Today, important elements of this vision would prove difficult to replicate. First, though a credible and dangerous sea denial challenge existed in the 1980s as well, the threat has evolved. The processing power to fuse data from multiple sensor types and from multiple sources has developed in tandem with the emergence of supersonic and hypersonic anti-ship cruise missiles such as the P-800 and the Zircon. The proliferation of different sensor types as well as the means to cue them will make hiding on the surface increasingly difficult, while faster missiles reduce the salvo sizes needed to penetrate an air defense screen. To be sure, Russia has struggled to engage dynamic targets in the conflict in Ukraine, but it should be assumed that it will improve in this regard. Similarly, a combination of more capable man-portable air defenses and longer-ranged air defense systems will challenge insertion using helicopters in many cases. All of this was in evidence in the early days of the conflict in Ukraine, when the reconnaissance elements of the Russian Black Sea Fleet’s 810th Naval Infantry Brigade encountered stiff resistance near Odessa when they attempted insertion by both sea and air. This does not mean that amphibious insertion is impossible, but it will occur under increasingly contested conditions.

Secondly, lodgments ashore will become increasingly difficult to defend. This is not exactly a new issue and has been a challenge for amphibious forces historically. Examples such as the Falklands War illustrate how vulnerable a force that gradually builds up combat power ashore can be to air attack. However, the air and missile threat will become more complex for a number of reasons. First, increased precision means that tools such as short-range ballistic missiles can be used effectively as tactical tools. Secondly, armed and surveillance drones such as Russia’s Okhotnik and China’s GJ-11 can provide adversaries with a relatively simple means of generating very low observable air power. Third, opponents can generate large volumes of less-precise standoff by equipping dumb bombs with glide kits as the Russians have with the FAB-500. Finally, supporting assets will be occupied with tasks such as self-protection, the defense of carrier groups, and, in the case of aircraft, suppression of air defense — all of which means that external defensive counter-air cannot always be relied upon.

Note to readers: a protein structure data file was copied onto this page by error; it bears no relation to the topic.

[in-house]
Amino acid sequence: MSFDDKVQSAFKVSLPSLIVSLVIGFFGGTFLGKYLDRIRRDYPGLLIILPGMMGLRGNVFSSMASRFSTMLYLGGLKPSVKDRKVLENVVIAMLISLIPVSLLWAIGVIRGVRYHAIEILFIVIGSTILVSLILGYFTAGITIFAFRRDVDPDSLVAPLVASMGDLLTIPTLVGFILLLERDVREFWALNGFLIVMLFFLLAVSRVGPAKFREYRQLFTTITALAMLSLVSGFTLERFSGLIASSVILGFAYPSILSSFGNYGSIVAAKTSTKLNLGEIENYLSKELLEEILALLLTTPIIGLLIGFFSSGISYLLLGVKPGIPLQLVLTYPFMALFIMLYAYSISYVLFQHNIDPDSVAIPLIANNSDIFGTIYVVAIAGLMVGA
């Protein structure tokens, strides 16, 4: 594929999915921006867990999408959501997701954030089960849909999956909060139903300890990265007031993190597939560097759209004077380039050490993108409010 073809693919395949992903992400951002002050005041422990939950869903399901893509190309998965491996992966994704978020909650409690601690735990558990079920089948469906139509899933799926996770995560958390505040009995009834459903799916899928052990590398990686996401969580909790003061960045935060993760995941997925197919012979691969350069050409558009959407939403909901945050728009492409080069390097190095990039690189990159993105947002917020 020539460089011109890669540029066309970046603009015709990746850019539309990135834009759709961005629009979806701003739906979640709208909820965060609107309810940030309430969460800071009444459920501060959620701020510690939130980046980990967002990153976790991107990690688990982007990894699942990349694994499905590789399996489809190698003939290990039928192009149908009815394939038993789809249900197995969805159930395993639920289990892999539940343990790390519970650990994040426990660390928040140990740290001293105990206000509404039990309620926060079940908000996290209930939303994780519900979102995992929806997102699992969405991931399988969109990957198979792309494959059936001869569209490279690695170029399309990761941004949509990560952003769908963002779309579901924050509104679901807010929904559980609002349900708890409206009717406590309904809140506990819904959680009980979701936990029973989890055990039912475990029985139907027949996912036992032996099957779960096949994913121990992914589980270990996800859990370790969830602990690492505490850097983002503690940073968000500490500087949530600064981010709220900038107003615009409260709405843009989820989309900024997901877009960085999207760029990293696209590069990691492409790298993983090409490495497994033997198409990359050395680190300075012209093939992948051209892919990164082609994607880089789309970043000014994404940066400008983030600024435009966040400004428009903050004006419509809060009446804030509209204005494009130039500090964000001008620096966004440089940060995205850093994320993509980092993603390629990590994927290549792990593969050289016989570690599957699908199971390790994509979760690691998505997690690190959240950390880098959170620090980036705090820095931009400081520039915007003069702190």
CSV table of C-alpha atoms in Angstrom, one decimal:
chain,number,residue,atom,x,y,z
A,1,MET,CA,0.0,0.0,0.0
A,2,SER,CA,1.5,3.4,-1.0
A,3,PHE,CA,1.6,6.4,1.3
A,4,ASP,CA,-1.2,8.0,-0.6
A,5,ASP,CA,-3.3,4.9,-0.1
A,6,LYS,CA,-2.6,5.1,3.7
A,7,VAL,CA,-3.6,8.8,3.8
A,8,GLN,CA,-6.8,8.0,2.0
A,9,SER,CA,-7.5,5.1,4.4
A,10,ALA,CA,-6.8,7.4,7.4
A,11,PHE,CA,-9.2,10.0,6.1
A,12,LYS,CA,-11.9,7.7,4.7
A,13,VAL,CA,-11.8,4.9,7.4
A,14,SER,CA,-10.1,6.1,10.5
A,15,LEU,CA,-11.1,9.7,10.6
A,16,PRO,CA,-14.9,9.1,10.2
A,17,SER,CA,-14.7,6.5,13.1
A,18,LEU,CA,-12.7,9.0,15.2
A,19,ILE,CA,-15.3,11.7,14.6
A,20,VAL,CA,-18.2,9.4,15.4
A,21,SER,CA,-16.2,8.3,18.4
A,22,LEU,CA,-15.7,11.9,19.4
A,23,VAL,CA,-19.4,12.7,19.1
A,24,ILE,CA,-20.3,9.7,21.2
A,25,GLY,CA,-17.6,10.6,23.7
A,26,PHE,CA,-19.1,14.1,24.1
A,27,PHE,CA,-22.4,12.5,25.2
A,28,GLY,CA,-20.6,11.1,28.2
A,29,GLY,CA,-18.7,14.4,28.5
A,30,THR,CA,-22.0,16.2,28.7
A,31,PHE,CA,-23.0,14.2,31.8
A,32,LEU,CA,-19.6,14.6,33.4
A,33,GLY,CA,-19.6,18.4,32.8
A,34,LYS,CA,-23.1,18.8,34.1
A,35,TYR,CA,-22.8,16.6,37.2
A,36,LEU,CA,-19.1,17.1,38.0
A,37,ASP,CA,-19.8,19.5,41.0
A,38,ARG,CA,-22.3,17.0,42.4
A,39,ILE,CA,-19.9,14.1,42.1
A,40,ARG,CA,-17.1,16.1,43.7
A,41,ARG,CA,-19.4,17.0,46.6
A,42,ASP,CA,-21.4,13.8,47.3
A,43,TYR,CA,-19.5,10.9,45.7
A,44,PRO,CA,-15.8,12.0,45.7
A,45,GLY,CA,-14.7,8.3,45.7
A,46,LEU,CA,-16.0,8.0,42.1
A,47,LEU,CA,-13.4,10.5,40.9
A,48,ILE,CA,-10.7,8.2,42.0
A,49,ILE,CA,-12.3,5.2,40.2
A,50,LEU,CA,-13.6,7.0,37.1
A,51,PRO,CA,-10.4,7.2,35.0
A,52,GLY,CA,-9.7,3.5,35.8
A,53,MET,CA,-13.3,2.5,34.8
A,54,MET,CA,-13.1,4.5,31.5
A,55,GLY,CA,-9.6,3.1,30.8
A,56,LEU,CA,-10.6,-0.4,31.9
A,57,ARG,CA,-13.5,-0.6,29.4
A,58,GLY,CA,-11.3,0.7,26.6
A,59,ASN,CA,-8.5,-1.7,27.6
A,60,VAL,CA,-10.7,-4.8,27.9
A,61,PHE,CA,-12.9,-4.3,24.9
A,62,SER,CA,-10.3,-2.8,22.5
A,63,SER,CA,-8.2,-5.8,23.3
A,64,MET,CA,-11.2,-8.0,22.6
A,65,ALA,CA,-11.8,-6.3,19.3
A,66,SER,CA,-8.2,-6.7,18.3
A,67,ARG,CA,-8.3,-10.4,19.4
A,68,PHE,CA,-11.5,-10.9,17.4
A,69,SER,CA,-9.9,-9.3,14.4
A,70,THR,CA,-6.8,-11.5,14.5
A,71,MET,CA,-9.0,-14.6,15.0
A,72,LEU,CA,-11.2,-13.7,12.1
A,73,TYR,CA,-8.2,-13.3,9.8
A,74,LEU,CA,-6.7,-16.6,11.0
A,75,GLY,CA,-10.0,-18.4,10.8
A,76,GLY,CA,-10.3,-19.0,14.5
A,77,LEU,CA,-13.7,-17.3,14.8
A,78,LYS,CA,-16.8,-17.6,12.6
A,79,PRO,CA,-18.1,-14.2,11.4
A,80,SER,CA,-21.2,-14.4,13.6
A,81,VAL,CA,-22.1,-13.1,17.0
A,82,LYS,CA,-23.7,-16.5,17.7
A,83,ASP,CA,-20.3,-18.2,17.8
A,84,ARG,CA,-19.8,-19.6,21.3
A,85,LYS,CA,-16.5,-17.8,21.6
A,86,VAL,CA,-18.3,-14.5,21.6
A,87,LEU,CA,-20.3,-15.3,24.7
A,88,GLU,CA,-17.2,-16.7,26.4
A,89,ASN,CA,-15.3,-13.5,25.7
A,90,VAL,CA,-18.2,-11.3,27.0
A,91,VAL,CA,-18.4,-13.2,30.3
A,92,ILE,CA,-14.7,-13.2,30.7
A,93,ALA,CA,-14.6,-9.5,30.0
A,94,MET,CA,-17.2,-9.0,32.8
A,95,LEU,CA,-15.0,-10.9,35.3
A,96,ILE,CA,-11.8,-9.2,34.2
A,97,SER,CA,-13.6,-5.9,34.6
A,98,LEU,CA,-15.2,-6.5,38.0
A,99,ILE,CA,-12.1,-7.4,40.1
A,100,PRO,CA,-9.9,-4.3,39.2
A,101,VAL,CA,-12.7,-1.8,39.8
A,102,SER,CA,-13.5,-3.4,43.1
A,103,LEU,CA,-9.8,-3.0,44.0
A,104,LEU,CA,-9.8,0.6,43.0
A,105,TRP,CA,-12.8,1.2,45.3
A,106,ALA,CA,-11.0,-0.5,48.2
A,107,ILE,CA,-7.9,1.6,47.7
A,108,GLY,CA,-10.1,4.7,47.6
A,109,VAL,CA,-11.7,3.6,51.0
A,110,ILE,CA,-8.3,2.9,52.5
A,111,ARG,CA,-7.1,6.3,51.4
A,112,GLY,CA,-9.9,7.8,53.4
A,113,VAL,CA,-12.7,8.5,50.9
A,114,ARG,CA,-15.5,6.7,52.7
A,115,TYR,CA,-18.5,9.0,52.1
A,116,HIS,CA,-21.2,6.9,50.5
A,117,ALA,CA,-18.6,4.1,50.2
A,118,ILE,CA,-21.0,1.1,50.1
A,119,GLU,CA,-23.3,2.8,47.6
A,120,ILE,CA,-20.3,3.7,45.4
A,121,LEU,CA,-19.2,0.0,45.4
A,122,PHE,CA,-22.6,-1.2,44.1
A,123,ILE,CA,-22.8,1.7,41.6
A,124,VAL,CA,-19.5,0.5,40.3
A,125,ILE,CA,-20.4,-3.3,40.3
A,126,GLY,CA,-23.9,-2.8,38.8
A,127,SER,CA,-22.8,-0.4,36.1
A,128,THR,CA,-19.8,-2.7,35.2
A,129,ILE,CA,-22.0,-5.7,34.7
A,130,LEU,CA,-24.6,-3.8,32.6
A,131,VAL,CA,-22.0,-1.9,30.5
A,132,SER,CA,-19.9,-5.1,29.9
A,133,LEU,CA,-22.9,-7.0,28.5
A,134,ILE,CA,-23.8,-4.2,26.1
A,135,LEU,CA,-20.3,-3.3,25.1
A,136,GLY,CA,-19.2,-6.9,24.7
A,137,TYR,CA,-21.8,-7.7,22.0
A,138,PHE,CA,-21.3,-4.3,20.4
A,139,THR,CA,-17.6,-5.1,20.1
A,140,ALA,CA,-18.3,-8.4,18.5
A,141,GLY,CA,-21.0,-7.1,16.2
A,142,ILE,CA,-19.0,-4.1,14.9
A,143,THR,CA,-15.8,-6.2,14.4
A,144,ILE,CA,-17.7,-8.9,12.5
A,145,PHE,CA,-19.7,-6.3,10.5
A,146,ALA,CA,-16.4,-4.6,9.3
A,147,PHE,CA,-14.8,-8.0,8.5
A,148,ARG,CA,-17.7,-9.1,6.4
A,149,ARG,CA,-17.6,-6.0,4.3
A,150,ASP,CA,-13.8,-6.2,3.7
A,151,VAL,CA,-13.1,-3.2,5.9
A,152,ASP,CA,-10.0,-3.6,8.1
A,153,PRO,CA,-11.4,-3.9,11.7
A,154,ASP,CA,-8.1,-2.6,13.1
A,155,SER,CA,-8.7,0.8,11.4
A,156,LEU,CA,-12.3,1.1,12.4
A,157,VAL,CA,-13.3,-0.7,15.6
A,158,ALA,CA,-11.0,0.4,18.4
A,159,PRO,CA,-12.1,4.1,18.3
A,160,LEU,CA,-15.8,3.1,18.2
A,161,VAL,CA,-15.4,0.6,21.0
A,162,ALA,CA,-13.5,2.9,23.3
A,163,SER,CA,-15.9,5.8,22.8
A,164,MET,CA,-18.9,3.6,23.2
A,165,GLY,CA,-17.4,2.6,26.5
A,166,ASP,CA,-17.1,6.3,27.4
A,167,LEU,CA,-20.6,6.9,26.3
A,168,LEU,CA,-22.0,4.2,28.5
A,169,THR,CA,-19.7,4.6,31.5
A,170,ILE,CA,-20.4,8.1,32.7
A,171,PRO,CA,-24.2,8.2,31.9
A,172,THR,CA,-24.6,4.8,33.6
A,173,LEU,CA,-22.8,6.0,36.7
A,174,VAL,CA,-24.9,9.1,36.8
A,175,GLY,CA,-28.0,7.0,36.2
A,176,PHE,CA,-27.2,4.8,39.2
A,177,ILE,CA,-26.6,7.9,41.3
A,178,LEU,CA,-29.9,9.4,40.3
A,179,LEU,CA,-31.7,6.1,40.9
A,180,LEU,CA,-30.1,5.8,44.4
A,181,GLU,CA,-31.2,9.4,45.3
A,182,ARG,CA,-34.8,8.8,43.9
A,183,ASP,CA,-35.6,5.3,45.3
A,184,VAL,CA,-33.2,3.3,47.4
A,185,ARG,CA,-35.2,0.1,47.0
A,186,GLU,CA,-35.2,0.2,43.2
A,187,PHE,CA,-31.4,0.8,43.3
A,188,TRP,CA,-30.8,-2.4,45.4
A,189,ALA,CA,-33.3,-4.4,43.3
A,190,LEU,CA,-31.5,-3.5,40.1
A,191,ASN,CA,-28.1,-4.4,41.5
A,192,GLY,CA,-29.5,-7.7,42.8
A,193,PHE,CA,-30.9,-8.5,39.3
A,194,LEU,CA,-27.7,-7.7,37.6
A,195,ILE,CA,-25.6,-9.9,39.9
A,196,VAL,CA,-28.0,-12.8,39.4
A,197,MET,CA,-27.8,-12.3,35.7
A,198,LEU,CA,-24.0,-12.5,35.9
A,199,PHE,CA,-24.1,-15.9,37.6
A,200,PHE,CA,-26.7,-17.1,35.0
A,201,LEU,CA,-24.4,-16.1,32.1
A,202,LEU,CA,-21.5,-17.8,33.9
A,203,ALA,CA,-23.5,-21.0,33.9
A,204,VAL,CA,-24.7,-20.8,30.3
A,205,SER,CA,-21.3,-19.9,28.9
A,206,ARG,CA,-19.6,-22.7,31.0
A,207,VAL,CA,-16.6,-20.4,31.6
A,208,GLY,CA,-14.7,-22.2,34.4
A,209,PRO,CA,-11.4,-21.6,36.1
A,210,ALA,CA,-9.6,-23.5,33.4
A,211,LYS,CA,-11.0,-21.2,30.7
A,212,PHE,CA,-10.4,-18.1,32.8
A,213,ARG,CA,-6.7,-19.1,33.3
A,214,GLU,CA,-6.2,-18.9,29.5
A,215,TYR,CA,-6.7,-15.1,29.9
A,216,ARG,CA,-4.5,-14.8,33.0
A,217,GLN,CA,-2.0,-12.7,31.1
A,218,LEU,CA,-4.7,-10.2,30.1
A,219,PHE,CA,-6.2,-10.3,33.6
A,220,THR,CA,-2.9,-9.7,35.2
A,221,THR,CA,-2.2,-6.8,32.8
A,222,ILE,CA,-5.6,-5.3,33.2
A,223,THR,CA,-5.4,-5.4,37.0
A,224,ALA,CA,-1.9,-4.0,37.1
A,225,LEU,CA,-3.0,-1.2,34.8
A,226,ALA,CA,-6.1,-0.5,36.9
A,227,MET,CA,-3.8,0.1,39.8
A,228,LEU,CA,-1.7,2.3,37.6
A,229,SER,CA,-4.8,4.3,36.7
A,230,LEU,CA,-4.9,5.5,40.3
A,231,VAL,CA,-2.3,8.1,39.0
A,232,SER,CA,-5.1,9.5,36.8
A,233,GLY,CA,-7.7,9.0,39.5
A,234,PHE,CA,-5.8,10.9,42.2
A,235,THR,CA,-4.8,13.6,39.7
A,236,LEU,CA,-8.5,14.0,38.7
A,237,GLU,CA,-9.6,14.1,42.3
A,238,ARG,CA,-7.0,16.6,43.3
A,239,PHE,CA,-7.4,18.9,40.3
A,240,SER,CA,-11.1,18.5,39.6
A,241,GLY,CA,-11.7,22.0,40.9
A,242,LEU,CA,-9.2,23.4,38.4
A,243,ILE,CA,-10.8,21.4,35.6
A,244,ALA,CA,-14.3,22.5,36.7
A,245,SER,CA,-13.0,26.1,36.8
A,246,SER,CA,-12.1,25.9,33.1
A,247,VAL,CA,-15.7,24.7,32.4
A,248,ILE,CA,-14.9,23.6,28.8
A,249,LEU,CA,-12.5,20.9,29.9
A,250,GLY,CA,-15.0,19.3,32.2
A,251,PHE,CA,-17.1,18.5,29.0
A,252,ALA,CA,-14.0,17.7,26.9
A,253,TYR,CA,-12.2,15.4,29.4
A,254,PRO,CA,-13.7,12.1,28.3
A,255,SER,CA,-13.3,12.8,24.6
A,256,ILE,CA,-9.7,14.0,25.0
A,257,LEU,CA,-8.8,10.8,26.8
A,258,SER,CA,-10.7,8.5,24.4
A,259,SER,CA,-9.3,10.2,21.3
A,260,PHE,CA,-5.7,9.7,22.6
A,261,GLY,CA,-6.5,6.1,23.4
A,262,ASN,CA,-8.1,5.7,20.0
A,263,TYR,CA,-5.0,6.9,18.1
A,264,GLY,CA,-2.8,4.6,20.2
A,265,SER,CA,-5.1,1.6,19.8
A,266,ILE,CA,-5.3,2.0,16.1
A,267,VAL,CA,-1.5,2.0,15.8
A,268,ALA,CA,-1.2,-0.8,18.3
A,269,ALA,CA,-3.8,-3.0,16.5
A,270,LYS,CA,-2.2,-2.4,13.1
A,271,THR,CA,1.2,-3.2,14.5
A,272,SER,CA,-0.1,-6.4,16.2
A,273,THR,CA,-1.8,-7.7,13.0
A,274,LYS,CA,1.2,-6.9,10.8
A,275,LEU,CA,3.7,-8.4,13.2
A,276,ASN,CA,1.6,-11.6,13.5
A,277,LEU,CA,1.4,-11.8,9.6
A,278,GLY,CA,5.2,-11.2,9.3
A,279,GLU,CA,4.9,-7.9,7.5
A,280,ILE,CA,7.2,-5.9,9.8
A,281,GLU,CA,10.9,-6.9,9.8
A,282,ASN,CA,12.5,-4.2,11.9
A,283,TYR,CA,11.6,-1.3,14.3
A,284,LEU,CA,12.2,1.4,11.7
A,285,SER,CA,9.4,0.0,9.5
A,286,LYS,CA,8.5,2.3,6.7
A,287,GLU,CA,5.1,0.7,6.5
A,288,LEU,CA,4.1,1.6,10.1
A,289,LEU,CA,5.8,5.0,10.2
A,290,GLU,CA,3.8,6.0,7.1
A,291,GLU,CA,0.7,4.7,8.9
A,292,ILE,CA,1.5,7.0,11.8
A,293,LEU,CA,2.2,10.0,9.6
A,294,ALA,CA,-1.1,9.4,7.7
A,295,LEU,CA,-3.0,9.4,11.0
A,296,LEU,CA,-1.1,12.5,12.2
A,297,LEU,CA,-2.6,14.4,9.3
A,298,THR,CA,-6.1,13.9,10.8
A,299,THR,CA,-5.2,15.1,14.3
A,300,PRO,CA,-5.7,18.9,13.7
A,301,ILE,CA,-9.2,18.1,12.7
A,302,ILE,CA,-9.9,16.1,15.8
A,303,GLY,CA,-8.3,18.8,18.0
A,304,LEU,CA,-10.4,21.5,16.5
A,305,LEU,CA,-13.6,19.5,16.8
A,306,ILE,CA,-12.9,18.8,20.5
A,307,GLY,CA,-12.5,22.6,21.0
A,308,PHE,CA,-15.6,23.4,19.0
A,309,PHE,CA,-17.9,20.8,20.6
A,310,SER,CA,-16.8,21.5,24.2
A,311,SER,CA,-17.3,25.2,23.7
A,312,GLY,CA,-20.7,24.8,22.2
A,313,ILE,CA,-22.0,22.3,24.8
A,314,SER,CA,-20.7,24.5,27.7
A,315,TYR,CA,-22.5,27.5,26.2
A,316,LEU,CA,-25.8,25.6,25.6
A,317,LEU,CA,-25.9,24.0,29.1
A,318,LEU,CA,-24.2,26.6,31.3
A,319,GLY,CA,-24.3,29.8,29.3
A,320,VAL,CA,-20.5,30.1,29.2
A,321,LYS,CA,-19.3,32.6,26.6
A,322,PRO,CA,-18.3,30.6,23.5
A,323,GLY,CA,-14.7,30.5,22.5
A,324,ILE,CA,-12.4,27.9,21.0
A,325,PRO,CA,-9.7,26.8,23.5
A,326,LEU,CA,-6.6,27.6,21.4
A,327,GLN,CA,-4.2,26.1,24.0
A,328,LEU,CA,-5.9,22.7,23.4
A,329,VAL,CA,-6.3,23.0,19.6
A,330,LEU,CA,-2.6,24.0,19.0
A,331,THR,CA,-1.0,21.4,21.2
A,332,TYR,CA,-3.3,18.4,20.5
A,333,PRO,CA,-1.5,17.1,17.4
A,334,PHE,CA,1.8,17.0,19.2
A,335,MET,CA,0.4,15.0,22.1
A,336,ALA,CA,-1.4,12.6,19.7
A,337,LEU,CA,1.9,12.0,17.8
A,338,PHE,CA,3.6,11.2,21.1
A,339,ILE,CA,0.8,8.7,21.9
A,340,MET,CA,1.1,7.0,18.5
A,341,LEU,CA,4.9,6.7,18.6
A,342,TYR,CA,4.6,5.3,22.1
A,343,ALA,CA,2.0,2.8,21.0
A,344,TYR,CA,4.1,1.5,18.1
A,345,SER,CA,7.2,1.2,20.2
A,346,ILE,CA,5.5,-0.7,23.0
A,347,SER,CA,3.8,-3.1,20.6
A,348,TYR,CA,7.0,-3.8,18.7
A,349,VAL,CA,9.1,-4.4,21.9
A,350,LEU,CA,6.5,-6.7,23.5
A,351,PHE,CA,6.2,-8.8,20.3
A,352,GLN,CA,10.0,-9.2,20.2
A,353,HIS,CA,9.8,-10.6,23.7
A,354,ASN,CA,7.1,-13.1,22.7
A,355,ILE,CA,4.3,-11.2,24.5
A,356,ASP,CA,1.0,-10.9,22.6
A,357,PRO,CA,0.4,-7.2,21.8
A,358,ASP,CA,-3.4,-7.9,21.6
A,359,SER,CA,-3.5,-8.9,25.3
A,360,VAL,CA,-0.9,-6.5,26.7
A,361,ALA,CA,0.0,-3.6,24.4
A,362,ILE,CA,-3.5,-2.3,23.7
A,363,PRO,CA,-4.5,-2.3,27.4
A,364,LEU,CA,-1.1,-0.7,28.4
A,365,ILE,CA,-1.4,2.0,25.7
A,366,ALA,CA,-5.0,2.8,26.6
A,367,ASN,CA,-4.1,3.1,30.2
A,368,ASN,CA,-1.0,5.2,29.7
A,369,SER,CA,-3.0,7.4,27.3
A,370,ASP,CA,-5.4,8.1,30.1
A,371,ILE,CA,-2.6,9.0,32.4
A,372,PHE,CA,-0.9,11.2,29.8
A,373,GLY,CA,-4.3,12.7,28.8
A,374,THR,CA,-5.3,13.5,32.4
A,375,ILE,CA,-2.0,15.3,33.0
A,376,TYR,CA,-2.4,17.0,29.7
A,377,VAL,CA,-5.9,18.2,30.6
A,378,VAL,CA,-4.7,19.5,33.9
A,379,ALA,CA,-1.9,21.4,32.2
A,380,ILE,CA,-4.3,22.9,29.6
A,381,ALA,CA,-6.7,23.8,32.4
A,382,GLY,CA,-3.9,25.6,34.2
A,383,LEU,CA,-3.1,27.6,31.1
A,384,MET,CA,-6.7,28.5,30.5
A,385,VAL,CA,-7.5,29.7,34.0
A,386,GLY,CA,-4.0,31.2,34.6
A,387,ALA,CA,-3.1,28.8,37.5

There are a number of reasons to believe that the ability to exploit the maneuverability of amphibious forces in the littoral can be both sustained and exploited to good effect. On the likely fronts where a Russian force might advance into Europe, Russia would enjoy the advantage of operating on narrow fronts where firepower, electronic warfare assets, and air defense systems can be concentrated to devastating effect. In Estonia, for example, NATO forces might face Russian forces on a front of roughly 50 kilometers.

Should Russia meet the targets that it has set itself under the aegis of Defense Minister Sergei Shoigu’s planned force design, it will field a force of 1.5 million that includes 10 new divisions in two new military districts. Such a force would almost certainly be of variable quality, much like the current three-tiered Russian force structure in Ukraine (divided between disposable units, line infantry, and high-quality assault infantry). The force described would, however, generate considerable combat mass. A Russian force thus constituted could, for example, fix NATO forces on multiple points on the alliance’s frontier with Russia while concentrating its higher quality

As illustrated in the campaign for the Donbas in July 2022, when Russian forces are able to concentrate in this manner, they can generate fires on a scale and with a level of responsiveness that would impose considerable attrition on defenders (at one point, Ukrainian forces in the Donbas were losing 200 men a day). Narrow fronts allow a Russian force to saturate its line of advance with drones such as the Orlan-10, which can allow Russian forces to cue in fires in as little time as three minutes from initial observation. While ground- and air-based precision strike assets can disrupt the lines of communication and supply upon which such a Russian force depends, Russian forces have adapted to systems such as the High Mobility Artillery Rocket System and, moreover, would be able to concentrate a considerable portion of their surveillance and strike assets to detecting and destroying ground based systems in a congested theatre. As illustrated by Russia’s use of Iskander missiles to destroy individual Ukrainian surface-to-air missile systems, when Russian forces believe that a capability is sufficiently important they can devote disproportionately costly resources to engaging it. In Ukraine, the size of the frontline has complicated Russian efforts to responsively engage Western strike assets but this may be a simpler task on many of the fronts where Russian and NATO forces would be likely to meet.